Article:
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What type of investor are you?

Investment demands self-reflection – investors who scrutinise a certain investment vehicle ought to turn the mirror on themselves.

Investment demands self-reflection – investors who scrutinise a certain investment vehicle ought to turn the mirror on themselves.  While you will judge a company by its long-term prospects, goals and strategy, these should be considerations for yourself. A superior education of the market and industry is necessary for both investors and their chosen companies alike.  The below compilation of different investor types invites you to question which category best suits you.

Let’s start with the basics – there are three investor types that are easy to distinguish from the outset; high-risk, medium-risk and low-risk.  Going from high to low will assist with the comparison.


High-risk investors

These are individuals willing to risk substantial capital for the prospect of high returns. These investments should not be undertaken by retail or ‘mum and dad’ (aka new) investors. Their investments demand a waiting period typically beyond five years.  High risk investors actively manage funds with this high risk/high return prospect.  While the patience and gamble can sometimes be rewarded, the volatility is not sustainable for financial novices or small-time investors. Investments in unlisted companies are always high-risk investments.


Medium-risk investors

Next, there are medium-risk investors – those seeking to minimise risks through investment in a wide range of shares via investment funds, frequently using tracker funds.  This distinction is important, as with ‘actively managed funds’, a risk is present where the fund manager or investment team will fall short, compared with tracker funds which are more secure.  For less experienced investors, they are not obliged to discern which particular fund is the strongest or which fund manager is more accurate – they can rely on the staid and solid work of the tracker funds instead.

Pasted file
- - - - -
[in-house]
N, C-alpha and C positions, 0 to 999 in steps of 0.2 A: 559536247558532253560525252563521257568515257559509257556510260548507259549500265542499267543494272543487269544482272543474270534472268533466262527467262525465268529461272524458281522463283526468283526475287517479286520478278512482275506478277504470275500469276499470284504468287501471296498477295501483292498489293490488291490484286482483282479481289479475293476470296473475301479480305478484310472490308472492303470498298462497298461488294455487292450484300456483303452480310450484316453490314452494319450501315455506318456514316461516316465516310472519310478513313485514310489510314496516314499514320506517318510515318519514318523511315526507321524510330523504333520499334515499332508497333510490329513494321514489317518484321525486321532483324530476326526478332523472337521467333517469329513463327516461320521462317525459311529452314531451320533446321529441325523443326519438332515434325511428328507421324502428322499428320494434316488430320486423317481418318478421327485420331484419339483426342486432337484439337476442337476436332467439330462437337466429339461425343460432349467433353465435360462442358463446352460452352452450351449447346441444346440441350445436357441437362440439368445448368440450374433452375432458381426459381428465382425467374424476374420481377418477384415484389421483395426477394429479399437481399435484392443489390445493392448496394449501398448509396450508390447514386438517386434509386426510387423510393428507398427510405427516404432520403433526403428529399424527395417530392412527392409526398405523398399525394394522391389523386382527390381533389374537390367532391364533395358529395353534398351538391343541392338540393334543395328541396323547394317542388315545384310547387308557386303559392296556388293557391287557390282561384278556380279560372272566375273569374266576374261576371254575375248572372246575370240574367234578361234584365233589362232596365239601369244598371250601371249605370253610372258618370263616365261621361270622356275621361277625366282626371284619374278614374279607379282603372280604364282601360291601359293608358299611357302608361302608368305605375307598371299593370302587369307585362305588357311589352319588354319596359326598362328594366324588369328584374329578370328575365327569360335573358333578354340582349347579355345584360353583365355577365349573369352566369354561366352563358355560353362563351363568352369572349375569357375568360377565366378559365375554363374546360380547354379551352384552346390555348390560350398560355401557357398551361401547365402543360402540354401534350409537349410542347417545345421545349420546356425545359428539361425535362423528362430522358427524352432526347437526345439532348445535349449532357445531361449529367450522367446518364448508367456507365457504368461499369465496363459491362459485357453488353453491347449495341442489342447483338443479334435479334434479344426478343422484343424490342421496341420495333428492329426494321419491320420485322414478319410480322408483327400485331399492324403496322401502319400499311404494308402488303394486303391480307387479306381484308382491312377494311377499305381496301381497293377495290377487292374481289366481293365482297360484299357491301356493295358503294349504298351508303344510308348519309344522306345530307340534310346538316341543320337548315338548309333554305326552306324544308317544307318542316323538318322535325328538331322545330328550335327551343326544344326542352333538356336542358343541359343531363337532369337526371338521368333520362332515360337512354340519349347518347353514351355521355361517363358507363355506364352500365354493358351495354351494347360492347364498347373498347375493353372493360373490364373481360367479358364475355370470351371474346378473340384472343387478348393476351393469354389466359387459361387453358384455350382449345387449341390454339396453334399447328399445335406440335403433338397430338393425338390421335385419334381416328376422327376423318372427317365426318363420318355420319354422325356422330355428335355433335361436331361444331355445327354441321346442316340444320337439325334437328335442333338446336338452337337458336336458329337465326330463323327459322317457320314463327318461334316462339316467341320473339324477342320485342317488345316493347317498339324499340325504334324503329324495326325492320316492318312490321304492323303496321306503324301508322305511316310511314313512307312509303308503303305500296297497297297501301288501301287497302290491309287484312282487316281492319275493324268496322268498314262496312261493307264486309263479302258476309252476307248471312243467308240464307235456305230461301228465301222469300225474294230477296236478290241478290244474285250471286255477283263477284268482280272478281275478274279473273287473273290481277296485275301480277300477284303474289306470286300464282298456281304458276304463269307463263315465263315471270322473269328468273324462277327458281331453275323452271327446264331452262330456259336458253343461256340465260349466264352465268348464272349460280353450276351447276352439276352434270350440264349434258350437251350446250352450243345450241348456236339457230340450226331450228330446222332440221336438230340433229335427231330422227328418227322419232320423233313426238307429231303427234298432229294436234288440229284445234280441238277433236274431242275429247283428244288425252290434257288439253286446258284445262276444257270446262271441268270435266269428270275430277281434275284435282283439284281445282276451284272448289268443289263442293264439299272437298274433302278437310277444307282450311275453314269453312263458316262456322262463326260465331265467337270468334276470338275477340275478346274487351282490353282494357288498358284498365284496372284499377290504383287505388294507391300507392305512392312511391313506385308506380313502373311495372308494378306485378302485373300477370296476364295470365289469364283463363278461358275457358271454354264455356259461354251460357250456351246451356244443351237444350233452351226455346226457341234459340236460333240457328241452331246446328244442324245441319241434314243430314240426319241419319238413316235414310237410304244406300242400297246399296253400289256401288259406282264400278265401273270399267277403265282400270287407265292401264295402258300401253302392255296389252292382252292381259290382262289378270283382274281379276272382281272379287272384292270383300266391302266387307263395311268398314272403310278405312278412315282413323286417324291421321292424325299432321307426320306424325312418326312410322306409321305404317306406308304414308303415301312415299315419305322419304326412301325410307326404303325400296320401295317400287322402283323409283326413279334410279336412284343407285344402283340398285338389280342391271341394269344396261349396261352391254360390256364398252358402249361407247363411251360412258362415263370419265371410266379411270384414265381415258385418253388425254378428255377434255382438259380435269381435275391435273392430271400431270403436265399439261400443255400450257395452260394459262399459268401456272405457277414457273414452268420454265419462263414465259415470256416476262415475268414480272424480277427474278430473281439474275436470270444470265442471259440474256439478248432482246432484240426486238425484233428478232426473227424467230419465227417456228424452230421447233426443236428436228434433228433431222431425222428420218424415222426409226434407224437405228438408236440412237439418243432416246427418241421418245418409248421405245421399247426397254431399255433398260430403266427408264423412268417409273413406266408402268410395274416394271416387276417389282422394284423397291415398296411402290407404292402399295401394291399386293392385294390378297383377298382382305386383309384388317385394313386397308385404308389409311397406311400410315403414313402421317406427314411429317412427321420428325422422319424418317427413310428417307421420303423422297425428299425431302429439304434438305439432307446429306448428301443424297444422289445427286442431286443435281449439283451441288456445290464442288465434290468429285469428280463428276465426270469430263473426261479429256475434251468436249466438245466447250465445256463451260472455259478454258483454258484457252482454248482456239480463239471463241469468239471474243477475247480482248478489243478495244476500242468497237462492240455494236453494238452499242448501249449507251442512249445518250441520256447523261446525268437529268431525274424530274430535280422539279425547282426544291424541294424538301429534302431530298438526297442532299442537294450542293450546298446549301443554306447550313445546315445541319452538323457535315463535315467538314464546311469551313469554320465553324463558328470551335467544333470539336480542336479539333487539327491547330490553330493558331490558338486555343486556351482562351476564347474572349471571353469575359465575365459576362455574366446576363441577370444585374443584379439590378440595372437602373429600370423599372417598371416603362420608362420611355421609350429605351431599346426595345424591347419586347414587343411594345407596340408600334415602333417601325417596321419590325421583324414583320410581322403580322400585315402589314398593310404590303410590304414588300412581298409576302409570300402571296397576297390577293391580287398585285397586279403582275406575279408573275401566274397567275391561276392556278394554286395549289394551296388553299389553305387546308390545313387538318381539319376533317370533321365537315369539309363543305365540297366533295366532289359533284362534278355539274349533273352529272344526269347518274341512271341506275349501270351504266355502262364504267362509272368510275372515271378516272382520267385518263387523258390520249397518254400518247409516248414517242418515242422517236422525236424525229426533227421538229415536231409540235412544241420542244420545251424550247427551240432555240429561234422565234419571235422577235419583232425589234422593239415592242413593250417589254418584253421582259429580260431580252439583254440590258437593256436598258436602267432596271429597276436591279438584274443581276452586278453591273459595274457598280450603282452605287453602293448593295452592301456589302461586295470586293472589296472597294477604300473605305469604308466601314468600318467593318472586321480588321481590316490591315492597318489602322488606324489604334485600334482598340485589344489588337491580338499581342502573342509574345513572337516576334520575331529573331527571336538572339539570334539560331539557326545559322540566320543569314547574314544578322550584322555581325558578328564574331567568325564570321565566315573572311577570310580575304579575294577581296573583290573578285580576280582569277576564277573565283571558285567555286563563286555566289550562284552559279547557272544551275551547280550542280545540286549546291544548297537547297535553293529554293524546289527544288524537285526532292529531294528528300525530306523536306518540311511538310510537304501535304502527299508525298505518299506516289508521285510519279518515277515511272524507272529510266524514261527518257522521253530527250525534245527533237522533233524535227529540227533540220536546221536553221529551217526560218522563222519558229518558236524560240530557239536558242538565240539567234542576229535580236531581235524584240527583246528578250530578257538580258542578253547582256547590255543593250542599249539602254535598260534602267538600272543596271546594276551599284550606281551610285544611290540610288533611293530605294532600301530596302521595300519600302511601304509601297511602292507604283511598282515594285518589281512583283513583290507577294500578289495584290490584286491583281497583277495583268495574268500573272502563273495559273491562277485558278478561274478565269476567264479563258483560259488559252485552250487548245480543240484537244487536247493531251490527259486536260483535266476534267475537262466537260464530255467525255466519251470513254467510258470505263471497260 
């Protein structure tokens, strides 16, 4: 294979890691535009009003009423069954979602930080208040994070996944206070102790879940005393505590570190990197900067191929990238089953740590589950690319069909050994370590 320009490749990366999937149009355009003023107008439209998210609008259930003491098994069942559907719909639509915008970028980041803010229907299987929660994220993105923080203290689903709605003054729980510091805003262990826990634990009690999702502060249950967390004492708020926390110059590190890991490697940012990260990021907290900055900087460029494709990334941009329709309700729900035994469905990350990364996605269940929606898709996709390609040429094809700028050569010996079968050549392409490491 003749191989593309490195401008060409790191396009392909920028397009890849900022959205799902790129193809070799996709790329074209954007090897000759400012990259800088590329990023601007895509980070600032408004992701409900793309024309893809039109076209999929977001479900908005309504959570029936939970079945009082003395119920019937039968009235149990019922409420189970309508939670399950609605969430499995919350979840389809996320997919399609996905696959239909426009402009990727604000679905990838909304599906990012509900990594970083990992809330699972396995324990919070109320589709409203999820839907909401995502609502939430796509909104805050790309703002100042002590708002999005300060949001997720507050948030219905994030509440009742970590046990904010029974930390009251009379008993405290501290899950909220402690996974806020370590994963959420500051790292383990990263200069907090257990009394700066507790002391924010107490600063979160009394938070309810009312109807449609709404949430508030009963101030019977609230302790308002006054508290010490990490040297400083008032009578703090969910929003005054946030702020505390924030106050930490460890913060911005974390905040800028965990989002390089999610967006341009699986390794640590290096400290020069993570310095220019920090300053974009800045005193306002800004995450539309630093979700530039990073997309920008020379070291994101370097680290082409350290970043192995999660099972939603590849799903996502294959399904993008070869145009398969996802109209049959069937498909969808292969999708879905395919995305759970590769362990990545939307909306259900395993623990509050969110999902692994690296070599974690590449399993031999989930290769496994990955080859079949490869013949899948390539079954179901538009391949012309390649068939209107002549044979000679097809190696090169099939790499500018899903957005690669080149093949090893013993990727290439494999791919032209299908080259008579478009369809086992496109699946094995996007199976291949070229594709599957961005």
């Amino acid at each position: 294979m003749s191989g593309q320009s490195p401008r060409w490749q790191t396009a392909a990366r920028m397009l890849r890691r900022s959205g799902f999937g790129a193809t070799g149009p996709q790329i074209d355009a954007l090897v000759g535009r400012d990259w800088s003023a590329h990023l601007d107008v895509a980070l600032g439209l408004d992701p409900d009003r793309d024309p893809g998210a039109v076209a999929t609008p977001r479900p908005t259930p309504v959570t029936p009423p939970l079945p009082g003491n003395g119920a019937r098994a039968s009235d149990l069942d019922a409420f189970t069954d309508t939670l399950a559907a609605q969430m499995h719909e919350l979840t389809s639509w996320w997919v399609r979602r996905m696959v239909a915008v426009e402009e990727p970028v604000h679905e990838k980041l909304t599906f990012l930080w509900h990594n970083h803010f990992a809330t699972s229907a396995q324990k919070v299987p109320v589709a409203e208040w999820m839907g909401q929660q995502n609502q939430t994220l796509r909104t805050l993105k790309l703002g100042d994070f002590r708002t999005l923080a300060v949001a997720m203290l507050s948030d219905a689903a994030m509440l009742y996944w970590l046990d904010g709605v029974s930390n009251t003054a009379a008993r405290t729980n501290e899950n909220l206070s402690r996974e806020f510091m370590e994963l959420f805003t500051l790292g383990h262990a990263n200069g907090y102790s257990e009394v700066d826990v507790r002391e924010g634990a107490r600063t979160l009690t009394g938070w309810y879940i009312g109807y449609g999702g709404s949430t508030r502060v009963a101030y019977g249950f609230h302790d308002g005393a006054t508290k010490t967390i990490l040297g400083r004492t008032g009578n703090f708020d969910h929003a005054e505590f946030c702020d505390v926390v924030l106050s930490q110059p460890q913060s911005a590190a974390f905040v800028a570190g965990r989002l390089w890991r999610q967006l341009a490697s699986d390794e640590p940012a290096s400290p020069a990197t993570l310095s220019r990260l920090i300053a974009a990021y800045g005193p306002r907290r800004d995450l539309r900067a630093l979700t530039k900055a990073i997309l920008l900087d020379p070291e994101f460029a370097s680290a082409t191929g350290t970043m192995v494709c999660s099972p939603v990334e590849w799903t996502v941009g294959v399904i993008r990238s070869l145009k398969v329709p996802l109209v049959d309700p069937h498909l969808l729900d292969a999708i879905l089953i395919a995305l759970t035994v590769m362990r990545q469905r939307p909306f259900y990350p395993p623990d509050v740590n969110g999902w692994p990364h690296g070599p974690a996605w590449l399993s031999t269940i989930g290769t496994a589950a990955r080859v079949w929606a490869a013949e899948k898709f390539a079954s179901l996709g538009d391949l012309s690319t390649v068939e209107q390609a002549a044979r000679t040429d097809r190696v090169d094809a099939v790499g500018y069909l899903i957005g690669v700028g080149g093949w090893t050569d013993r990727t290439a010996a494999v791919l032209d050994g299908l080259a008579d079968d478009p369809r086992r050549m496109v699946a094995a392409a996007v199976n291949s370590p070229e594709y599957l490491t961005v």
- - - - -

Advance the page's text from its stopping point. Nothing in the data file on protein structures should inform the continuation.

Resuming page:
Low-risk investors

Finally, low-risk investors are an increasingly burgeoning and open class of investors. They opt for secure returns, that are shielded from risk, but that nonetheless yield higher results than cash deposits.  Low-risk investors look to be protected against a fluctuating stock market, often turning to asset classes like fixed interest and property, or global funds that hold shares, in order to do so.  However, that is not to say that low-risk investors shun all other kinds of investment.  Those low-risk investors that have longer-term foresight accept that increased revenue demands increased exposure in turn.


An analogy: the investment highway

Similarly, financial commentators have described the above investors using a separate analogy – those in ‘the fast-lane’, the ‘overtaker’ and ‘the left-lane driver’.  The first refers to high-risk investors, prepared to accept losses in emerging markets or with small companies.  The second dictates a medium-risk investor, those happy to capitalise on opportunities to get ahead, with a mixture of growth assets with defensive assets that combine to balance risk against stability.  The last refers to low-risk investors, those who are happy to rest with modest returns, with their concerns centred more around losing money than accruing immense gains. 

This analogy is accurate as all investors find themselves on an investment highway – no one should feel fixed in a certain lane, as there is always mutability, and the right moment will allow you to adjust your progress. By seeking independent financial advice, aiming for a diversified portfolio, and constructing long-term goals, investors will find themselves in the right lane for them.


What kind of investor are you? If you find yourself in the high- or medium-risk categories, unlisted investments might be good portfolio balancers for you. Sign up to our newsletter to receive more news about unlisted investments.


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Tagged: Tips & Tricks

Richard Andrée Wiltens

Written by Richard Andrée Wiltens

Richard Andrée Wiltens is a commentator within the fintech sector, who has written for an array of international investment platforms. His career has spanned from investment banking to financial technology firms, backed by an education in economics and finance.